The Spirit of Shakespearean Comedy
That was what Dr Johnson wrote about Shakespeare when he was preparing his edition of the plays in 1765. It is not what we should expect to hear from a modern editor or, for that matter, from many people who enjoy Shakespeare, who read him and go to see the plays in the theatre today. In fact I have the impression that Shakespeare’s comedies — the ‘straight’ comedies, not the so-called problem plays like Measure for Measure, or the final plays like The Winter’s Tale — are an embarrassment to his admirers. What are they to make of the improbable coincidences and the impossible disguisings, the imperceptive heroes and the boys dressed up as girls and the girls dressed up as boys whom they fail to perceive? Even so, Johnson admired them. He thought Shakespeare had an instinctive preference for comedy. And Johnson was a man who was not easily pleased. Six years before his edition of Shakespeare was published he had written Rasselas, a grave and, some would say, pessimistic inquiry into the nature of human ambition — not at all silly and, unfortunately, not at all improbable either. If the comedies were not an embarrassment to the author of Rasselas, there is no reason why they should be to us.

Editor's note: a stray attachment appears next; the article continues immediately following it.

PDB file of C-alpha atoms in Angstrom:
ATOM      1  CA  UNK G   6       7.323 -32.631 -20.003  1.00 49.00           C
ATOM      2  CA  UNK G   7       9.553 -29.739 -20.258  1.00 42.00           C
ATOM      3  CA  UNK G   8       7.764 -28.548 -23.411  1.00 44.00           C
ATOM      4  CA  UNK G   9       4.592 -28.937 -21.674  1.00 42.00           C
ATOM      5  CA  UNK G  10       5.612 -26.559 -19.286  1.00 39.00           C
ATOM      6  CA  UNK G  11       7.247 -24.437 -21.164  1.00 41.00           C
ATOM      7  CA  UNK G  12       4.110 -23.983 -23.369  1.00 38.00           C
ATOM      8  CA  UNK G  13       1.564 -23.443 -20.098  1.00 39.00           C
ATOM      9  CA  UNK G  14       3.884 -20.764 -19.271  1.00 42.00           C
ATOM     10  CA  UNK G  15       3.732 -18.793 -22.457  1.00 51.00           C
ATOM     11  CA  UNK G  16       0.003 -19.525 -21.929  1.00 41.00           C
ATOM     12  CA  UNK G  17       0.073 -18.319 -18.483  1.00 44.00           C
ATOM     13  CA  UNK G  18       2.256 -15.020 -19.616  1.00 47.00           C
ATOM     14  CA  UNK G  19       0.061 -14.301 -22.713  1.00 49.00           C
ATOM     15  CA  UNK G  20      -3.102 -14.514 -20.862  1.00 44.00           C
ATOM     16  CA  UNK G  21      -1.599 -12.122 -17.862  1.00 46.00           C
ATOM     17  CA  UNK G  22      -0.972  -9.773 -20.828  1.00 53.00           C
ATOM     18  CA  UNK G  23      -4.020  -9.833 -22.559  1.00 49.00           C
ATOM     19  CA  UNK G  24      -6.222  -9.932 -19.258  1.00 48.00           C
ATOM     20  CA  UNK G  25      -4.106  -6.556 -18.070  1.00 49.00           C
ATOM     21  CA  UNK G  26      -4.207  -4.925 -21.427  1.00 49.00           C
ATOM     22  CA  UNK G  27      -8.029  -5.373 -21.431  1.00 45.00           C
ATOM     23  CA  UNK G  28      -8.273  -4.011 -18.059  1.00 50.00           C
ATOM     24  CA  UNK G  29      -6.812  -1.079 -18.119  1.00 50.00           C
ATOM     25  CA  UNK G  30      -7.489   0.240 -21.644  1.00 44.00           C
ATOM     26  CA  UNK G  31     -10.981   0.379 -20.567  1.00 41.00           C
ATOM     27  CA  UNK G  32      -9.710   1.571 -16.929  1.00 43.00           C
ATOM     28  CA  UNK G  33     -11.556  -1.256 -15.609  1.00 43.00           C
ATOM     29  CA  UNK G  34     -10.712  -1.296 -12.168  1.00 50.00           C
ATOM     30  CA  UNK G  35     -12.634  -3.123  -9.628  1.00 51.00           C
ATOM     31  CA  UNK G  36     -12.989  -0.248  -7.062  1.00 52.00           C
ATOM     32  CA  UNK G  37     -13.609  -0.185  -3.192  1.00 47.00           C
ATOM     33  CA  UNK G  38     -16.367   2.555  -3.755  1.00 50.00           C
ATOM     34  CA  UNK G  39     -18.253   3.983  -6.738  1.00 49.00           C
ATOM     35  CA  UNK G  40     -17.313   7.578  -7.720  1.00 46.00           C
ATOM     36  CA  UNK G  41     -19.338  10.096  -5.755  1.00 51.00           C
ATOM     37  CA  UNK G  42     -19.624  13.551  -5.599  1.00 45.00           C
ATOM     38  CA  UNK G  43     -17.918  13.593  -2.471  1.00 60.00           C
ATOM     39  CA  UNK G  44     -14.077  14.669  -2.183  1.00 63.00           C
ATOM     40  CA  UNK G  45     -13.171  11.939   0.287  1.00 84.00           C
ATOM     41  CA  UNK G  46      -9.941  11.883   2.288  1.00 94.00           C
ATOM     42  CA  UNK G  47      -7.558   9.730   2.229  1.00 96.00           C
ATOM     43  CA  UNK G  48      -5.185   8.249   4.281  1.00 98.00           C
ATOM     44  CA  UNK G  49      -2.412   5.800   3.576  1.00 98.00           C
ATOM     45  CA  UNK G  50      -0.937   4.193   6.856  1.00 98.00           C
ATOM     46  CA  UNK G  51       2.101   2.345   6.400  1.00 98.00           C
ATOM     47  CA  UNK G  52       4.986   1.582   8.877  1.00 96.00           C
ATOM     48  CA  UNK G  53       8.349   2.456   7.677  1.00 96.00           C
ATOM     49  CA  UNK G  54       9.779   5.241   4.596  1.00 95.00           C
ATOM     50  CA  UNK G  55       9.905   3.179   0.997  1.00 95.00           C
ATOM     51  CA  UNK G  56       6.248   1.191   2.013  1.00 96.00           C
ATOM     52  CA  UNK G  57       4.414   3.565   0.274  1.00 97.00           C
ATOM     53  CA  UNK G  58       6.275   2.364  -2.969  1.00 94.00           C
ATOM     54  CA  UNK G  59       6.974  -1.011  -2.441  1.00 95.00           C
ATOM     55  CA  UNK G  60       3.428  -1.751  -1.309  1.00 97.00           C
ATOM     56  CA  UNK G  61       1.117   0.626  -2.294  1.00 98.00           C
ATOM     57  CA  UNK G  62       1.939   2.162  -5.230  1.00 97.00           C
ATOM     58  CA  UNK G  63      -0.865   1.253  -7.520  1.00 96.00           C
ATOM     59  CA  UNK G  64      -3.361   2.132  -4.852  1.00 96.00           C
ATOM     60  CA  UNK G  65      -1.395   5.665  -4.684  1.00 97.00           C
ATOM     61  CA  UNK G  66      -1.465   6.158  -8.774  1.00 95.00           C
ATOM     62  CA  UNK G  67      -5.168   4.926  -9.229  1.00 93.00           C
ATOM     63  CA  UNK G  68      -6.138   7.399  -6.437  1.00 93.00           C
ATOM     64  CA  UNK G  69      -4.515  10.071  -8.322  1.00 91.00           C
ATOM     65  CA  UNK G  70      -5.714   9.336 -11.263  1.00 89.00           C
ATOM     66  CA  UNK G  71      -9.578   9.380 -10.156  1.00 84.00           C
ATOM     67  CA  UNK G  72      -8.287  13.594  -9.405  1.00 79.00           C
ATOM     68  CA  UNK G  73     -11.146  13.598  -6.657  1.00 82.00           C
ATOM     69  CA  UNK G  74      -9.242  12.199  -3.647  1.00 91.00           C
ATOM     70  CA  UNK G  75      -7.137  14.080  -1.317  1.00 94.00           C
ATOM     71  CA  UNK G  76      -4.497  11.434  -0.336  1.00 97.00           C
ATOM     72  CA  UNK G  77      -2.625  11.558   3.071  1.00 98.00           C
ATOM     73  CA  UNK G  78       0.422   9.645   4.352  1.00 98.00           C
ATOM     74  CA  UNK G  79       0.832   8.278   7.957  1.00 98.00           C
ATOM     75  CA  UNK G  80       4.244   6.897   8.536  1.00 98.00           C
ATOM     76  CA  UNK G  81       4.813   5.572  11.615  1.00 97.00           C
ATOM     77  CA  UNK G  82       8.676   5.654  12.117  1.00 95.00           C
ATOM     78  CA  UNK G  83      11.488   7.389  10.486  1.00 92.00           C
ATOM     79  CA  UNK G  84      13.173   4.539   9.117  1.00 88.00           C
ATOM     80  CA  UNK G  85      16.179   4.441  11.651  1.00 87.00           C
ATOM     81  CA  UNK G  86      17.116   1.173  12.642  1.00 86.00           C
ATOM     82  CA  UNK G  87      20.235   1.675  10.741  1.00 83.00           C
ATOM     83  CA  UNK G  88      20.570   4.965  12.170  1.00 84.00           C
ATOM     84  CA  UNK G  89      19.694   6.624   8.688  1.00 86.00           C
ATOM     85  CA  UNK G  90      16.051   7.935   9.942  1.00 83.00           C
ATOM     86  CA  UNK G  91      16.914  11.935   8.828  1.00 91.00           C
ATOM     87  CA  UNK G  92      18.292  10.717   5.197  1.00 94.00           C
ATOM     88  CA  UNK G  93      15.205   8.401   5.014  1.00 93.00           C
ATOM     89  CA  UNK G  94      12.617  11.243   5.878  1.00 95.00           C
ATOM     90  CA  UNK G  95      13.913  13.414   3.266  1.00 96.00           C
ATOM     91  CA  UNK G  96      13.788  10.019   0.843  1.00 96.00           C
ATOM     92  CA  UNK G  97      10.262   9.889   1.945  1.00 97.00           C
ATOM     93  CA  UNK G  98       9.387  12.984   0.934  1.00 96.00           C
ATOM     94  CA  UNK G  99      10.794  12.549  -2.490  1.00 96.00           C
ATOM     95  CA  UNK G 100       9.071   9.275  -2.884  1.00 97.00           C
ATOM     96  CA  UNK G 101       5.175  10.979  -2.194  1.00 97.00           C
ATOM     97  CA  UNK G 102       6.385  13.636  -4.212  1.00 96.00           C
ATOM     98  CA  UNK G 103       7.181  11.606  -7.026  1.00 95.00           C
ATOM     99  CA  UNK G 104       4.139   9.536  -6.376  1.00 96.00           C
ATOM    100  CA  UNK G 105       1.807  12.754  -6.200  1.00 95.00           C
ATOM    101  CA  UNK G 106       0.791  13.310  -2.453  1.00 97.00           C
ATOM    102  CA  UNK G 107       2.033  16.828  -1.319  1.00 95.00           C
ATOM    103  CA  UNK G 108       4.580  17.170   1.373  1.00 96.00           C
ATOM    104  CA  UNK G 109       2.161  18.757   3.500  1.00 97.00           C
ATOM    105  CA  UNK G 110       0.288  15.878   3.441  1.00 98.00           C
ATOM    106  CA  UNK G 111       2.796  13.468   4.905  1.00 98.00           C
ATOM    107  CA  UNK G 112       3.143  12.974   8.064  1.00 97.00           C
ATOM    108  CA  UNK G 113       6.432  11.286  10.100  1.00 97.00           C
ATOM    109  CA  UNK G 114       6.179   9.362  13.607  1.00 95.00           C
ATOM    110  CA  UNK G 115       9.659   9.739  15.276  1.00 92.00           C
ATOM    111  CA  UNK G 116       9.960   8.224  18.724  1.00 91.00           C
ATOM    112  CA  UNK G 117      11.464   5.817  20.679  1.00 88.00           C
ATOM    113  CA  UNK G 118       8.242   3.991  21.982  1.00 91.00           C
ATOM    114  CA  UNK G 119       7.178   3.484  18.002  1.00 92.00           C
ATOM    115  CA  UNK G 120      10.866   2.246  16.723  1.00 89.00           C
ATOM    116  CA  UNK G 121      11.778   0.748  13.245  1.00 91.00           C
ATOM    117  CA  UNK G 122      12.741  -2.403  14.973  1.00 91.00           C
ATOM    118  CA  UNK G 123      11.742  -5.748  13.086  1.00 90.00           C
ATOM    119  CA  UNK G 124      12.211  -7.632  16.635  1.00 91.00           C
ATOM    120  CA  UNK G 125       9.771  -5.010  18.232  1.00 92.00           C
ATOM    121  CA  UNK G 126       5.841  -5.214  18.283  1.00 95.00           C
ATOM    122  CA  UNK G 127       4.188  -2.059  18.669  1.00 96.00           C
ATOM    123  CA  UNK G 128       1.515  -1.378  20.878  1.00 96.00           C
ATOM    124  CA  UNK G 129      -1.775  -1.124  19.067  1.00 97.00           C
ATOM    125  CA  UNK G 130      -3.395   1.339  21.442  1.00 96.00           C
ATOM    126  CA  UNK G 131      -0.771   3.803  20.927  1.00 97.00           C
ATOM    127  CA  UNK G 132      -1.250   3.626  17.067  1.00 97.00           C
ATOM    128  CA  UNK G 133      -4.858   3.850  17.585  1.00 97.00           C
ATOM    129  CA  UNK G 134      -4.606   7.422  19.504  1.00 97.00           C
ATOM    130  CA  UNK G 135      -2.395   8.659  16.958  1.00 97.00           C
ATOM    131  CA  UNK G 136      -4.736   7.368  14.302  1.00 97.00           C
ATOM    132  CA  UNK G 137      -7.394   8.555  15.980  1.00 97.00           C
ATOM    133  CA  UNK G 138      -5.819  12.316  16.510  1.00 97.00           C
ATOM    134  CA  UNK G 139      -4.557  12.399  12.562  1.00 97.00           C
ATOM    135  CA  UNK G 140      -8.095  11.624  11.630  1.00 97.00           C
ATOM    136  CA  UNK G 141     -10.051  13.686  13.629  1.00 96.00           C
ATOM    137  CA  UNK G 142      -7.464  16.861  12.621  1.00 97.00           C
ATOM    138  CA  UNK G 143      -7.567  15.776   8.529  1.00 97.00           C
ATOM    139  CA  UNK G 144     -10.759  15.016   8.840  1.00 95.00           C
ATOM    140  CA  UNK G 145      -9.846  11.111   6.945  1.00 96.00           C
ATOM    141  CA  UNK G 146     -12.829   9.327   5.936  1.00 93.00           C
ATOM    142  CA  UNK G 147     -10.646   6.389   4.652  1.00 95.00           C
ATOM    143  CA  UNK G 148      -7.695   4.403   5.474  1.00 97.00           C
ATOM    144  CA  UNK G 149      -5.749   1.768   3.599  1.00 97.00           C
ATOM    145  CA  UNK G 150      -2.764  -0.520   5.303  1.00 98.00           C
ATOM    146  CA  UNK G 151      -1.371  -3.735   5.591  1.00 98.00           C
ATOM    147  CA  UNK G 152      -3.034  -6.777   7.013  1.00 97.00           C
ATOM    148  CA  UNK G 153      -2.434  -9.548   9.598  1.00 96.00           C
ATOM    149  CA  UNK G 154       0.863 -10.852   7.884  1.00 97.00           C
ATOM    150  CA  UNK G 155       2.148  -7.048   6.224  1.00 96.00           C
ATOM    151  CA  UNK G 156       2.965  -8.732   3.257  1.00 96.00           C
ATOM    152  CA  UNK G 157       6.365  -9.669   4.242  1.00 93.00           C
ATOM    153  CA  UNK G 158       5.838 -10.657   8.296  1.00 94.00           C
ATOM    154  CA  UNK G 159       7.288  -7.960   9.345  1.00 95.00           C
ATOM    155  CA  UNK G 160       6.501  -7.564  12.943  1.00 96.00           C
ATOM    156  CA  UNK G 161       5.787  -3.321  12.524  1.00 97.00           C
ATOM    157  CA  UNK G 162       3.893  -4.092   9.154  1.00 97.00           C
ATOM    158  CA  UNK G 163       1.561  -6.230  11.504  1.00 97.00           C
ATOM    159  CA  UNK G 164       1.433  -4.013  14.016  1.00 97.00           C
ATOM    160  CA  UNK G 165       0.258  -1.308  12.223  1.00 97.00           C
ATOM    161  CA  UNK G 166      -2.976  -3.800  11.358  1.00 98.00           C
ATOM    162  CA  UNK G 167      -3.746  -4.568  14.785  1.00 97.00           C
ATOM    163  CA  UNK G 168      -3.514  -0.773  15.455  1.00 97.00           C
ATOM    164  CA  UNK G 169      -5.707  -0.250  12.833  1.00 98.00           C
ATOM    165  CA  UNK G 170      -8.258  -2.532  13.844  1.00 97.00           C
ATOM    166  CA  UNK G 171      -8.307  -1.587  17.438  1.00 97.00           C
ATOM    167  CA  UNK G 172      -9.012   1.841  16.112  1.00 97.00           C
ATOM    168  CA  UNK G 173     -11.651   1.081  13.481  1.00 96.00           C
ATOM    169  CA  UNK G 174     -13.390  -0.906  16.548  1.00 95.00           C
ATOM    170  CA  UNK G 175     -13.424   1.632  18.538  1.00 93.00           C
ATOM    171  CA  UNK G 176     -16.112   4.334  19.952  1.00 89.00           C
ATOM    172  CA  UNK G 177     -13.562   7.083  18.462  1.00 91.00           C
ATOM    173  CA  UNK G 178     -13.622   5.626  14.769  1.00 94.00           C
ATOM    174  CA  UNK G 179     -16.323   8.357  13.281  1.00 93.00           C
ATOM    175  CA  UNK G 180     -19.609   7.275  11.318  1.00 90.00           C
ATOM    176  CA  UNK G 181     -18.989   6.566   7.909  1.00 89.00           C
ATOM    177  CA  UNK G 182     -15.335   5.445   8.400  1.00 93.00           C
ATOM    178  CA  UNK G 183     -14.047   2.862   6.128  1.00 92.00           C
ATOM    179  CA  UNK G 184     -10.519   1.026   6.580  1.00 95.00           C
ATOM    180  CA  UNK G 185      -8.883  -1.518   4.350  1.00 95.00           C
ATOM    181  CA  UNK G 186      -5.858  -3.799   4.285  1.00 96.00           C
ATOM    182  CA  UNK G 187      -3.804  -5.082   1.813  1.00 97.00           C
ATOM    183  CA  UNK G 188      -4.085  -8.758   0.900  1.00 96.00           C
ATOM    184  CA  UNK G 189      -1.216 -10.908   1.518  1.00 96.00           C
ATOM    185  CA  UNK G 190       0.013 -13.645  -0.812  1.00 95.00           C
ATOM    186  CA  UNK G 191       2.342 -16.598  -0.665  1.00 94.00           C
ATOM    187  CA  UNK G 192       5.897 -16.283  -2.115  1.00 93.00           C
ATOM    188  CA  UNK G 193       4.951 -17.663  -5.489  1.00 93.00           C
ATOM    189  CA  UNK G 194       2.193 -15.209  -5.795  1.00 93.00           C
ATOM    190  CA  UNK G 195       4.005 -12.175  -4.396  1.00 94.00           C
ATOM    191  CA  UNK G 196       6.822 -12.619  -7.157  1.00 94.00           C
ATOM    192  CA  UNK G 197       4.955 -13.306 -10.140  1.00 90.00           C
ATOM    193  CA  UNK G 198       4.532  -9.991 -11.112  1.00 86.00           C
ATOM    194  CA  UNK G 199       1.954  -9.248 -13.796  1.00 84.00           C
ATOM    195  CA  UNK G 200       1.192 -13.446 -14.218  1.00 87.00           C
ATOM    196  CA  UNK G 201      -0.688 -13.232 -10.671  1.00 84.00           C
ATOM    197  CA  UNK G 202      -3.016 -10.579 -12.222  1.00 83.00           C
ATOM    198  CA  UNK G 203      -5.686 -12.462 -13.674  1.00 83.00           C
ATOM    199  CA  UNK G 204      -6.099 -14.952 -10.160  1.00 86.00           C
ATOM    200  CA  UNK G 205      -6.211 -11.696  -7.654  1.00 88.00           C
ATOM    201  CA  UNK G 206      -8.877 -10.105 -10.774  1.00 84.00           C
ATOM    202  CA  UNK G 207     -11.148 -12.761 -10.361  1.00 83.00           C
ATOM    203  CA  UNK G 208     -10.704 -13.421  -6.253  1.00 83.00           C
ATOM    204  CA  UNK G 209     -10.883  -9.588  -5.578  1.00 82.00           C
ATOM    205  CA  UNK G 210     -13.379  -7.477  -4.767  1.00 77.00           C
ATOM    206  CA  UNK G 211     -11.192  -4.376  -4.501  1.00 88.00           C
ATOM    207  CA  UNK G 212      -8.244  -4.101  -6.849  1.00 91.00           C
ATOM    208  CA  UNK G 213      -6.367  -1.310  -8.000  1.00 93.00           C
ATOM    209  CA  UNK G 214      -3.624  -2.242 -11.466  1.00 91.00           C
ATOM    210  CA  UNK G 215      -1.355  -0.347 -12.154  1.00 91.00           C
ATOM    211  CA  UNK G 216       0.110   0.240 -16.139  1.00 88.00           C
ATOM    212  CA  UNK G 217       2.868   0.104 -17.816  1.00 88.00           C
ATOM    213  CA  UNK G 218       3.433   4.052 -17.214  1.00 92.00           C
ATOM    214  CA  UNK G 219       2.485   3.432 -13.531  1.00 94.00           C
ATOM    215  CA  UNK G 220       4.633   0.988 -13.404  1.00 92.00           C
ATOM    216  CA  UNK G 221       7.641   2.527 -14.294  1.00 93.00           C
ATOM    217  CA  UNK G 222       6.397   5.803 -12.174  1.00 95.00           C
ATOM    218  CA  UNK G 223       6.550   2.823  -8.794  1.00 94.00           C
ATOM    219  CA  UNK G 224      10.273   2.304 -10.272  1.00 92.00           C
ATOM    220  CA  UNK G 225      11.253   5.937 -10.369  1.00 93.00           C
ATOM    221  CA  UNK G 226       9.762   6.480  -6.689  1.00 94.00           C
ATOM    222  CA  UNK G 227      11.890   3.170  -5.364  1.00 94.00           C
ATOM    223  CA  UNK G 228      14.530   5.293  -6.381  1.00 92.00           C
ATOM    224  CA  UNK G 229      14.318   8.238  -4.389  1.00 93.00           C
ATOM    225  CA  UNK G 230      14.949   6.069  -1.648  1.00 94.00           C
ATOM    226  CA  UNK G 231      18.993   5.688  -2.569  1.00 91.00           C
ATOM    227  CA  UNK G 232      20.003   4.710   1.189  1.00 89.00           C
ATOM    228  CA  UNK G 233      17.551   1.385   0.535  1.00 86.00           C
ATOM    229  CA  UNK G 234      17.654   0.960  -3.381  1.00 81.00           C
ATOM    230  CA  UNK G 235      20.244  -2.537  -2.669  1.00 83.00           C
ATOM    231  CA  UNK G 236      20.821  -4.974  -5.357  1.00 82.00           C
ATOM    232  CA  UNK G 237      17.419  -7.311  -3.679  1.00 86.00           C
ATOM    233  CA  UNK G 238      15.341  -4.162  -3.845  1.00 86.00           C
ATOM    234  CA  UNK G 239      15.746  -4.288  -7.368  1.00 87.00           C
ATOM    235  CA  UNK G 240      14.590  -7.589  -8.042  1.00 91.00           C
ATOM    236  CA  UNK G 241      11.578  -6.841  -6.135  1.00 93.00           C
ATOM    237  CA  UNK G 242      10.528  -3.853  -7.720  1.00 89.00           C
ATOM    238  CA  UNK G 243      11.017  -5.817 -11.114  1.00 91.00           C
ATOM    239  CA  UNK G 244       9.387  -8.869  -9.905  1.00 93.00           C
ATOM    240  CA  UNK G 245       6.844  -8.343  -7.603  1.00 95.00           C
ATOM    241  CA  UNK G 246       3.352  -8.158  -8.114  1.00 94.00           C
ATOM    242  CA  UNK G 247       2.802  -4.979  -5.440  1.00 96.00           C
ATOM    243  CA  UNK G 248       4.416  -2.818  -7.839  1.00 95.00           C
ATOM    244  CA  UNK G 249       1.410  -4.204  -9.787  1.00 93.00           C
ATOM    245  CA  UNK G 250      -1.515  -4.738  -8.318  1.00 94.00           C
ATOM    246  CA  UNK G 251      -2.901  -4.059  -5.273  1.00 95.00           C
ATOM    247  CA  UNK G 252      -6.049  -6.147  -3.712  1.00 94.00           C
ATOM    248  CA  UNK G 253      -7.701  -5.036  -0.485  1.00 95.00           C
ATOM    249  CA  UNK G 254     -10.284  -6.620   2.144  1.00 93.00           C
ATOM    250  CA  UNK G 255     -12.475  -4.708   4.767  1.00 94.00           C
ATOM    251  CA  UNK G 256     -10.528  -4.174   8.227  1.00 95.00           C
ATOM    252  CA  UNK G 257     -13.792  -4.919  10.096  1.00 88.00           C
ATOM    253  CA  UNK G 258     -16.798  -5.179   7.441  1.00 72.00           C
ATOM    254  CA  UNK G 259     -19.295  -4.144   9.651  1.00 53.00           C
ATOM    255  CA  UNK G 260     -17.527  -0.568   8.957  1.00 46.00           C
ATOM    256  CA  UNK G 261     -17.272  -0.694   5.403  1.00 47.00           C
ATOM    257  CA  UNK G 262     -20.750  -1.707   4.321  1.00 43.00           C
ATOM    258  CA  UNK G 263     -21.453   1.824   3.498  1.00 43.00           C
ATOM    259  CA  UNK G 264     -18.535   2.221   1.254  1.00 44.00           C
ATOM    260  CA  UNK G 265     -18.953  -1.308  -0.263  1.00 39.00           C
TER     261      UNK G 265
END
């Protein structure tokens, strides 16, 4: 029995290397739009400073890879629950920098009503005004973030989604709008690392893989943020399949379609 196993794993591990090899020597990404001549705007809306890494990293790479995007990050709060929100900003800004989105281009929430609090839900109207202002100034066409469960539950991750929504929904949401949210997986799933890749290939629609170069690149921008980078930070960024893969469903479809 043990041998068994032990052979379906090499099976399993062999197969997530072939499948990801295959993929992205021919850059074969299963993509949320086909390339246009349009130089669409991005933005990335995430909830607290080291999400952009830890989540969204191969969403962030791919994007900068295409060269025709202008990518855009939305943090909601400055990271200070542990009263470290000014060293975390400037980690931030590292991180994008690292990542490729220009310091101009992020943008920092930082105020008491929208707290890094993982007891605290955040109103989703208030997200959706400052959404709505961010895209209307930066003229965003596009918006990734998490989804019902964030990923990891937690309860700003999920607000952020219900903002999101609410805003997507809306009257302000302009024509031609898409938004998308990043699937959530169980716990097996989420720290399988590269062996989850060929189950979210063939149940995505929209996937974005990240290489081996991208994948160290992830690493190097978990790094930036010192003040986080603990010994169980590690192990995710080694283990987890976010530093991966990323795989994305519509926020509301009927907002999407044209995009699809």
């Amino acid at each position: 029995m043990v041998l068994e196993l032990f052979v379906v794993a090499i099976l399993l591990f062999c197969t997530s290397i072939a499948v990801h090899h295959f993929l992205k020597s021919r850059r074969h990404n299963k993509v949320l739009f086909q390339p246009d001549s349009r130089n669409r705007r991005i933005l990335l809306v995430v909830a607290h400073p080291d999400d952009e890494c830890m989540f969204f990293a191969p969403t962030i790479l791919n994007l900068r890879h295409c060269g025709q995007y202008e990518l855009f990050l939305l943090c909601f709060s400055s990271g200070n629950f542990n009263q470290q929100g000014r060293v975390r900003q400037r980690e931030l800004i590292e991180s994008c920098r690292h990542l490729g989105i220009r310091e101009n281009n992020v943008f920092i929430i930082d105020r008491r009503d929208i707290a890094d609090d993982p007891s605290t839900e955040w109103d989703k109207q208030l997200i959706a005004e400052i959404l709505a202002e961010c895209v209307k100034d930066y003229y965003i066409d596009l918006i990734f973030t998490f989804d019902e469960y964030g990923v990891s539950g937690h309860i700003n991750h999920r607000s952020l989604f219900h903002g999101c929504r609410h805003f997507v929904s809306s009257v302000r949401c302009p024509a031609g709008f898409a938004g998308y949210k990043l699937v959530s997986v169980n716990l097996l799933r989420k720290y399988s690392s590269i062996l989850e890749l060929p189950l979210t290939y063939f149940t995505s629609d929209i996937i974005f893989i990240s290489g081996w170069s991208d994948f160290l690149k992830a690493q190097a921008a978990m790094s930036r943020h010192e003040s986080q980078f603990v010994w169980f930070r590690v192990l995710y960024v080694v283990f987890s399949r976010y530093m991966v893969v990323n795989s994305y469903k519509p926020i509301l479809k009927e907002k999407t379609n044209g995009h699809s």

KeywordsMinor Character Theatre Today Play World Final Play Theatrical Duplicity
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